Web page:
Why Your Brand Should Repel Some People

When they are first starting out, many entrepreneurs try to attract anyone and everyone they can to get their business. They think that in order to grow their business and bring in money, they need to take on every client and project that comes their way.

In fact, I once did a small branding project for a woman who stated that “anyone and everyone” was her ideal audience. Needless to say, that made completing her branding very difficult!

When I’m completing a new visual brand identity, I always keep the ideal audience in mind. I want the branding to be a reflection of the business and brand, of course, but the branding needs to do some seriously heavy lifting in terms of attracting the ideal audience!

And if you’re attracting the right people, you should also be repelling the wrong people.

Think about it – is it actually possible to serve “anyone and everyone” with your offer? If you’re positioning yourself as an expert in your niche, the answer is NO!

The more specific your ideal audience is, the more likely it is that you will be able to speak directly to them with your branding, content, and marketing.

Our goal is for your ideal audience to land on your website or social media pages and say a huge “HELL YES!” to working with you!

Positioning Yourself as the Go-To Expert

Think about this in terms of looking for someone to hire for yourself. 

Let’s say, for example, that you’re looking for a branding photographer to take beautiful, curated photos of you in your workspace that you can use within your marketing.

Now, imagine that you have two photographers to choose from. Both have similar styles and price points, but one is a general photographer who often posts pictures of newborn photo shoots, wedding shoots, senior photo shoots, and landscape shots along with a few branding photoshoots sprinkled in here and there.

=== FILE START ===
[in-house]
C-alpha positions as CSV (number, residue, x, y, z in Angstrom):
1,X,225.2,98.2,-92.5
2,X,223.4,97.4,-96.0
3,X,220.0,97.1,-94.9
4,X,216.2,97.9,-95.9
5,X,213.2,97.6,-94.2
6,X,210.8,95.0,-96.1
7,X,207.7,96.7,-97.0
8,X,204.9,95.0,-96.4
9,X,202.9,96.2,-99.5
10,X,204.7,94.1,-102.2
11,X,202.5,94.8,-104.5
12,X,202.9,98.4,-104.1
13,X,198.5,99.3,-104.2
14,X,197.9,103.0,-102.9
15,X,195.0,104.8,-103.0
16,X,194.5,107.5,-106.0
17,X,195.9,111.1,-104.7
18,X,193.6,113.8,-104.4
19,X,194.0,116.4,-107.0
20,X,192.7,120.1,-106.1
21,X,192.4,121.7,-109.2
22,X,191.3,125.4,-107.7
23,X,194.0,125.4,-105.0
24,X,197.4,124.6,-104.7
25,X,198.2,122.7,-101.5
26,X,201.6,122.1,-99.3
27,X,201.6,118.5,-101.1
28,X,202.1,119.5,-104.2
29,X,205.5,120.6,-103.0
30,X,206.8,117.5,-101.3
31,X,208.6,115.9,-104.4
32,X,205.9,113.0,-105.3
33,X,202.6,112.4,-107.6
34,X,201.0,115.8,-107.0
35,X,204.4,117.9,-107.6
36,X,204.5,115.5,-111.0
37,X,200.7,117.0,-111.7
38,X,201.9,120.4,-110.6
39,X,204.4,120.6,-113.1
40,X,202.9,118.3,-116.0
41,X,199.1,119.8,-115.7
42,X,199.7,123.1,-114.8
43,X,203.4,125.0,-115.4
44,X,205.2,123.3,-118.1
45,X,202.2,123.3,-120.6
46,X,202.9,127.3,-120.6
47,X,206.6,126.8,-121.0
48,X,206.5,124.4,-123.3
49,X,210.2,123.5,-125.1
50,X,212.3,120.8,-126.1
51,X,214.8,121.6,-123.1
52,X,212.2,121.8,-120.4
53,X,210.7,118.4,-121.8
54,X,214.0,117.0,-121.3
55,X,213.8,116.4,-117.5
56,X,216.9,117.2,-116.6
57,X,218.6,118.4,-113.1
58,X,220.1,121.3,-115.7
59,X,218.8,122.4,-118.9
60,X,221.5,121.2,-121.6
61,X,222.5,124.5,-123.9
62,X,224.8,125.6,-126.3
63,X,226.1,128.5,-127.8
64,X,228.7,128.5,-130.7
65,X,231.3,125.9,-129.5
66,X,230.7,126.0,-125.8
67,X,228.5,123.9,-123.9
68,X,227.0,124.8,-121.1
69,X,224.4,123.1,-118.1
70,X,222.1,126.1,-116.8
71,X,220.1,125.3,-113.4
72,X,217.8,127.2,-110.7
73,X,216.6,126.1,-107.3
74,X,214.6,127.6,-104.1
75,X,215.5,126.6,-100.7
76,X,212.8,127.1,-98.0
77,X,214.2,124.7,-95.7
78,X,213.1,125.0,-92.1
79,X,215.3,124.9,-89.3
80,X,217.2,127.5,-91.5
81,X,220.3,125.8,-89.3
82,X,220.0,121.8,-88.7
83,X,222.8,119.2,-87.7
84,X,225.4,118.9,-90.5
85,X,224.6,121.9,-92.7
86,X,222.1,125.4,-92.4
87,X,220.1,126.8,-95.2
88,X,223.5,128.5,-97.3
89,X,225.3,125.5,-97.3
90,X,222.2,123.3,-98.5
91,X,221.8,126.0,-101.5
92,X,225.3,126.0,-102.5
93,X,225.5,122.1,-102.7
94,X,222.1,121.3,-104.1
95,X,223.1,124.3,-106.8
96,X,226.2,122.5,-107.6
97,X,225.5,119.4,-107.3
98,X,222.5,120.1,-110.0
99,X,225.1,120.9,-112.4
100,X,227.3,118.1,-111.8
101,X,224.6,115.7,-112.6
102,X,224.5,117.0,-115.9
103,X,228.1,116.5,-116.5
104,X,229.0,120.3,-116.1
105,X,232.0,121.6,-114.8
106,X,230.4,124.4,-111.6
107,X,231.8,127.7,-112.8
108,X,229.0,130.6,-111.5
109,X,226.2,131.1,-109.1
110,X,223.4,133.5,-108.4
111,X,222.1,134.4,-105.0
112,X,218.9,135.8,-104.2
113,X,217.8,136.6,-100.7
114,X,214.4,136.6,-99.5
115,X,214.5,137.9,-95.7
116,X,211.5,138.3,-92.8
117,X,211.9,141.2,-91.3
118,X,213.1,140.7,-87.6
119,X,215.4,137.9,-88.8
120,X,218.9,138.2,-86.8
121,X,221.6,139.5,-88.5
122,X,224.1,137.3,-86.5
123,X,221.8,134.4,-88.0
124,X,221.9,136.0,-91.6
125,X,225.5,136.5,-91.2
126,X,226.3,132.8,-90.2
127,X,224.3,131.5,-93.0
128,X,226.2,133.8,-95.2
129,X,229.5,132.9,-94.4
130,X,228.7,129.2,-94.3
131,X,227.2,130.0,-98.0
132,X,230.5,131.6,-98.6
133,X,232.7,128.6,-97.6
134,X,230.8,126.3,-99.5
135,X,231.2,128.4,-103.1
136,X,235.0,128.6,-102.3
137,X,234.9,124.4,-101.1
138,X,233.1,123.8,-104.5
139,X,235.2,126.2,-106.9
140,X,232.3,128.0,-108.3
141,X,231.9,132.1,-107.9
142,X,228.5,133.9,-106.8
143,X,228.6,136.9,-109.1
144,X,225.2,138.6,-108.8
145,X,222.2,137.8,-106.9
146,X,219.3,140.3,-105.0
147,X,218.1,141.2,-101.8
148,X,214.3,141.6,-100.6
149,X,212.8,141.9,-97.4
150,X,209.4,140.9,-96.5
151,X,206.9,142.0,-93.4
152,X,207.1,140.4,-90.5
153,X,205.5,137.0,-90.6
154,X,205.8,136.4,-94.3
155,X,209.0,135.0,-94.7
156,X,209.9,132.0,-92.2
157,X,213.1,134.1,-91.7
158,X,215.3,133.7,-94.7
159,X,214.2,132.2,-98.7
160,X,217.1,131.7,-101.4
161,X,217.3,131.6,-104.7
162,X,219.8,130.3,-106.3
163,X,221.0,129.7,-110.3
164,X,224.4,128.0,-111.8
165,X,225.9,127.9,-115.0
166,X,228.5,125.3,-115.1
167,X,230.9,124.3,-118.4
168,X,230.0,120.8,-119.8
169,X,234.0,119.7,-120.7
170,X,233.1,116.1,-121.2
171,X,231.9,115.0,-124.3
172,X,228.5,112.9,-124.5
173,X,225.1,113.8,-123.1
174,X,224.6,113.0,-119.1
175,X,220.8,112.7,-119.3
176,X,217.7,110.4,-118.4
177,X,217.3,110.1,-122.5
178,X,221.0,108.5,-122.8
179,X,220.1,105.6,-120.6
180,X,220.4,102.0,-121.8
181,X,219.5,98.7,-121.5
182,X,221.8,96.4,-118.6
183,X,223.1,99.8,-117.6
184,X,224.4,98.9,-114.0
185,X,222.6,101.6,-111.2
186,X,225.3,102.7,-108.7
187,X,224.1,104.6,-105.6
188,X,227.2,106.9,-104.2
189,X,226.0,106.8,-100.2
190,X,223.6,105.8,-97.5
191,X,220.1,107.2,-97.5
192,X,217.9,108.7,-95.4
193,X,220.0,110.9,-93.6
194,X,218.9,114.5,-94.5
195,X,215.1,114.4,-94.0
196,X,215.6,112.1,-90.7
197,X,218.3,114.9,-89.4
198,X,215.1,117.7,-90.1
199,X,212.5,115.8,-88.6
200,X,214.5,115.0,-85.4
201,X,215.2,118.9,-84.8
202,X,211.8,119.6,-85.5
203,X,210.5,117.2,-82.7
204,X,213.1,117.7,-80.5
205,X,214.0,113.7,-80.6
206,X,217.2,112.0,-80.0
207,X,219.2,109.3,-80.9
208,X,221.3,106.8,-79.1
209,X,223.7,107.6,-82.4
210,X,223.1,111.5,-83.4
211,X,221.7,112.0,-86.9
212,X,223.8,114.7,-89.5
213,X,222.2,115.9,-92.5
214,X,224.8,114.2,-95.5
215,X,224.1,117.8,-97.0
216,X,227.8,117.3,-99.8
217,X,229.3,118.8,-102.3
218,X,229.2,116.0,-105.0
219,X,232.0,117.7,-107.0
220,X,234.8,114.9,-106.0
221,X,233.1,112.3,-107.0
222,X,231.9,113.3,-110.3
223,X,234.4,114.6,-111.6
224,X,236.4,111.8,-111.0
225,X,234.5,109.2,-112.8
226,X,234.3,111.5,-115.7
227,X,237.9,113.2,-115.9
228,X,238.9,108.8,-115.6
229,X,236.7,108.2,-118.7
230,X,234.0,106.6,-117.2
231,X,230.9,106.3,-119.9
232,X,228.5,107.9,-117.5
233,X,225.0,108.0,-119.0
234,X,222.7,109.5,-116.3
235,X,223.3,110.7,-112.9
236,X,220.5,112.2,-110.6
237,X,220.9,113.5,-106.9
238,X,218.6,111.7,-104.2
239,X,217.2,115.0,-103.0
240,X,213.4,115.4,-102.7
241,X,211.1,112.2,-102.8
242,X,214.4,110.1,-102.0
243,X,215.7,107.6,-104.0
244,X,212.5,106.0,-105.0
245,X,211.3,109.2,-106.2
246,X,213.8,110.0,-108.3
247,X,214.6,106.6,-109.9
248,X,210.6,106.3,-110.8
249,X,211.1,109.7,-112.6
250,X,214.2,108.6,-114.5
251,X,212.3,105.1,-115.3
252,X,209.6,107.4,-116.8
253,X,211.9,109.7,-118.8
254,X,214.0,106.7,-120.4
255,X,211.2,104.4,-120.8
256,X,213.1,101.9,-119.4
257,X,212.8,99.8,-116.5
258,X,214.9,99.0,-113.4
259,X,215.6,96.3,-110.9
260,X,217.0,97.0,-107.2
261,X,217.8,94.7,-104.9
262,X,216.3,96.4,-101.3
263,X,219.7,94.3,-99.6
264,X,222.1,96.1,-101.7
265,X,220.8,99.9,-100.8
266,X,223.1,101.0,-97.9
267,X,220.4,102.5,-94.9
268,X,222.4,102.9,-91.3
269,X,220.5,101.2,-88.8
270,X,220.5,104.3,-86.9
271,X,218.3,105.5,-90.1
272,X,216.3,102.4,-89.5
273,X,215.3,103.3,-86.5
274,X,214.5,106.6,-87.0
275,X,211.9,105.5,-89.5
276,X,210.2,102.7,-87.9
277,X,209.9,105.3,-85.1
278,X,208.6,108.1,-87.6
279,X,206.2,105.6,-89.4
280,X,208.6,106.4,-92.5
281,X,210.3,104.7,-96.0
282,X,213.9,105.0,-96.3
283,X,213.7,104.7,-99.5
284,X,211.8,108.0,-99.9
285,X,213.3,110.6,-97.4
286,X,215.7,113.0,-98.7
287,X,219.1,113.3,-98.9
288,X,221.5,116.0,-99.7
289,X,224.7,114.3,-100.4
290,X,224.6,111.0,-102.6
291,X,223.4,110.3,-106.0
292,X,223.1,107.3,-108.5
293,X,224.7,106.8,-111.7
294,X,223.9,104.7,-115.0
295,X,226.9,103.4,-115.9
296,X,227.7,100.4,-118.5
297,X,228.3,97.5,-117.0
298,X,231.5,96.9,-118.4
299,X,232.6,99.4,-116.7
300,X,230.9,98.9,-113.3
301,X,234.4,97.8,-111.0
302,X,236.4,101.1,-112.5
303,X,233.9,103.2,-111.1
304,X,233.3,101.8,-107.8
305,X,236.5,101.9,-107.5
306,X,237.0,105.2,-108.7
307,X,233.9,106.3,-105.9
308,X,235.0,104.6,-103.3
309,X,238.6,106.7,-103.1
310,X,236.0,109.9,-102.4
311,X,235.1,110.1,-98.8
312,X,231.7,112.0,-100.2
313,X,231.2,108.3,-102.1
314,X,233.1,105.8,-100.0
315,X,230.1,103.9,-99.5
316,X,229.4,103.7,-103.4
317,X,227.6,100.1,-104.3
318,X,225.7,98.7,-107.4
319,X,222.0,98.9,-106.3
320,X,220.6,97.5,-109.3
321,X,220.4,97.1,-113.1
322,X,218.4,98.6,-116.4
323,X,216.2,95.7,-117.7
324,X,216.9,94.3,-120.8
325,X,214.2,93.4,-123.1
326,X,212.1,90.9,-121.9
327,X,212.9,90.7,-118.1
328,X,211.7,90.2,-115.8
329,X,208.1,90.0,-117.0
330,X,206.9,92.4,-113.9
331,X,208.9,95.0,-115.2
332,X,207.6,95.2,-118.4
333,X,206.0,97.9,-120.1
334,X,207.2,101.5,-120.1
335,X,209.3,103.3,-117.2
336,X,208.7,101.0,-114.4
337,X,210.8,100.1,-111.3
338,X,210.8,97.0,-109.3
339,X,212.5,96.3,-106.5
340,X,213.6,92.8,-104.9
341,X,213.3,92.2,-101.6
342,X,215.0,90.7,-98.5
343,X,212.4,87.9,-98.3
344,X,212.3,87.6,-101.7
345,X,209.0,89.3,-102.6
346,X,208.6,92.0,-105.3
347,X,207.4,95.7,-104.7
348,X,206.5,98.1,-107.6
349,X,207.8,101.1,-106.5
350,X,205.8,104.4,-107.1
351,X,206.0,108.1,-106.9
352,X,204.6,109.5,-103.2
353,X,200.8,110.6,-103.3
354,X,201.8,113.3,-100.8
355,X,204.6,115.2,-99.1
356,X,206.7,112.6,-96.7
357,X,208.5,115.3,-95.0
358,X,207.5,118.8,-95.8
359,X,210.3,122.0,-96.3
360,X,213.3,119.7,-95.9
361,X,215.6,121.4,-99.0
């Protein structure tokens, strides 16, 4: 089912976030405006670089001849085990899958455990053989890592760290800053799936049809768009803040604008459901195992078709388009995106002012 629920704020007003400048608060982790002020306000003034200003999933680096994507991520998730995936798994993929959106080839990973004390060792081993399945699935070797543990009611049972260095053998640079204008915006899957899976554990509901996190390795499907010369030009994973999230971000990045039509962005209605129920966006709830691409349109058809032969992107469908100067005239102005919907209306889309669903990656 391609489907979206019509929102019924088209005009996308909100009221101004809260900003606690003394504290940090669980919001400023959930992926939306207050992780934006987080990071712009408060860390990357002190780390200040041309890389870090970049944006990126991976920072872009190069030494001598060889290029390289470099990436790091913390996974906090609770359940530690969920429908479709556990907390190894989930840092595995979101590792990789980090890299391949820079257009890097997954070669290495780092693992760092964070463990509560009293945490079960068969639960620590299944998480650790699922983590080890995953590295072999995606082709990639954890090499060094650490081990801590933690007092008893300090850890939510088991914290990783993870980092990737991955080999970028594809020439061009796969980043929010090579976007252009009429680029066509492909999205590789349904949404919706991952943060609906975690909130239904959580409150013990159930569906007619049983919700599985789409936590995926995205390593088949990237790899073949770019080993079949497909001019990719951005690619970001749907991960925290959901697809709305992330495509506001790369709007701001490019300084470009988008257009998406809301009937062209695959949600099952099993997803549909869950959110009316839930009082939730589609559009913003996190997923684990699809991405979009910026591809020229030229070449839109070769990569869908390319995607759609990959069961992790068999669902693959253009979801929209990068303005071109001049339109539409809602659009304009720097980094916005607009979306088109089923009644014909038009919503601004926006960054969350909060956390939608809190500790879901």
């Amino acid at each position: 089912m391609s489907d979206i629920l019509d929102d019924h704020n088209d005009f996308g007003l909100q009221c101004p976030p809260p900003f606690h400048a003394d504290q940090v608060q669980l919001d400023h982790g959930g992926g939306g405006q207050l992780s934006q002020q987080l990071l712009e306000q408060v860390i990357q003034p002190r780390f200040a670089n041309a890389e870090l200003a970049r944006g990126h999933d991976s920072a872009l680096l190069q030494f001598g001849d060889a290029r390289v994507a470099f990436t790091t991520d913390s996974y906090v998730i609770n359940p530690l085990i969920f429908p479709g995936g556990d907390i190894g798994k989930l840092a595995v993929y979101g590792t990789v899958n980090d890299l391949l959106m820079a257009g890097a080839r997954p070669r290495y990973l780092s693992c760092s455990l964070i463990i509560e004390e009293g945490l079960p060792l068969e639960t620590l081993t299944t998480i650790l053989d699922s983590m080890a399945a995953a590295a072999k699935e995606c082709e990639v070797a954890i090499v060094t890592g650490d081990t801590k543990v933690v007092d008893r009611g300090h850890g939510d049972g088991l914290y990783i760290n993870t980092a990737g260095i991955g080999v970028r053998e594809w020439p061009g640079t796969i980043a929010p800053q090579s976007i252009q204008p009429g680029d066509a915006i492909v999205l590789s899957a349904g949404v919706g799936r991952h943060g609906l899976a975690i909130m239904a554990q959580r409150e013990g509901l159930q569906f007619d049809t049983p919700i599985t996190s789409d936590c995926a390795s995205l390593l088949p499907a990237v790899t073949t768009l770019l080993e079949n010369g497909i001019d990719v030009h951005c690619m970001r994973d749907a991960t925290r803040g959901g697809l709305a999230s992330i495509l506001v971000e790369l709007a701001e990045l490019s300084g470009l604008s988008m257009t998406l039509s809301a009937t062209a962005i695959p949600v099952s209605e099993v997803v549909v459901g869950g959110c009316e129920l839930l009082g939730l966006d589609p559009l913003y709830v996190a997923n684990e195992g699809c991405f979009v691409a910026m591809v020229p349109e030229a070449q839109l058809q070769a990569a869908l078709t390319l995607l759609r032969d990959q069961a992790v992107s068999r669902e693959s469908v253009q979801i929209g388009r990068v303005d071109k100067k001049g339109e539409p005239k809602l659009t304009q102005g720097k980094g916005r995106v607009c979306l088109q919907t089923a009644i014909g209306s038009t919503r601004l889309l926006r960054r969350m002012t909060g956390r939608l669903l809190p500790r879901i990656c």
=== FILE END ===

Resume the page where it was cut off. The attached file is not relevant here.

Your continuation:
The other is strictly a branding photographer, whose entire website and social media presence is dedicated to photos of her branding photography clients.

Which one are you more likely to choose?

Or, imagine that you’re looking for a new web designer to revamp your WordPress site. You come across two different web designers who match your style and price point. One specializes in WordPress and knows it inside and out, while the other offers WordPress, Squarespace, and Showit websites. 

Which one is more likely to get your business? I’m willing to bet that in both cases, you would choose to hand your money over to the person who specializes in the specific thing that you’re looking for.

Master of None

While it might seem tempting to be a jack of all trades to attract a wider audience, remember that the full quote is jack of all trades, master of none. You want to be seen as an expert in your specific niche, not just someone who dabbles in many different aspects of your general field.

It can definitely be scary to market to only one type of client. I struggled with this a ton when I was povoting my business! At first, I was happy to provide branding for anyone and everyone. Since I didn’t feel confident in myself and my abilities, I initially thought I wanted to work with new service providers (who wouldn’t expect a lot from me). Then, I had a few virtual assistant clients so I thought I only wanted to work with VAs. Then, I thought I wanted to work with only coaches. 

Now, my ideal audience is specifically already-established service-based entrepreneurs who are growing and pivoting their businesses and need beautiful and cohesive branding to keep attracting the right people. 

Because of this, my content and pricing are designed to attract those specific people and repel those brand-new entrepreneurs who aren’t ready to invest in my branding services. 

Is it hard to turn people away, knowing that they could benefit from my help? Of course! But, I’m not here to serve them, and that’s okay.

Next Steps

So, now that we have established that you need to position yourself as the expert in your specific niche to your specific audience, what are your next steps?

First, I highly recommend honing in on exactly who your ideal audience is. The best way to do that is to reverse-engineer it.

Think about the specific service that you offer. Think about who could benefit the most from it. Get as specific as you can! Then, figure out where that ideal client hangs out and how you can reach her. What form of content is she most likely to consume – video? audio? long-form copy? Instagram photos? And once you have that figured out, go there and begin serving her!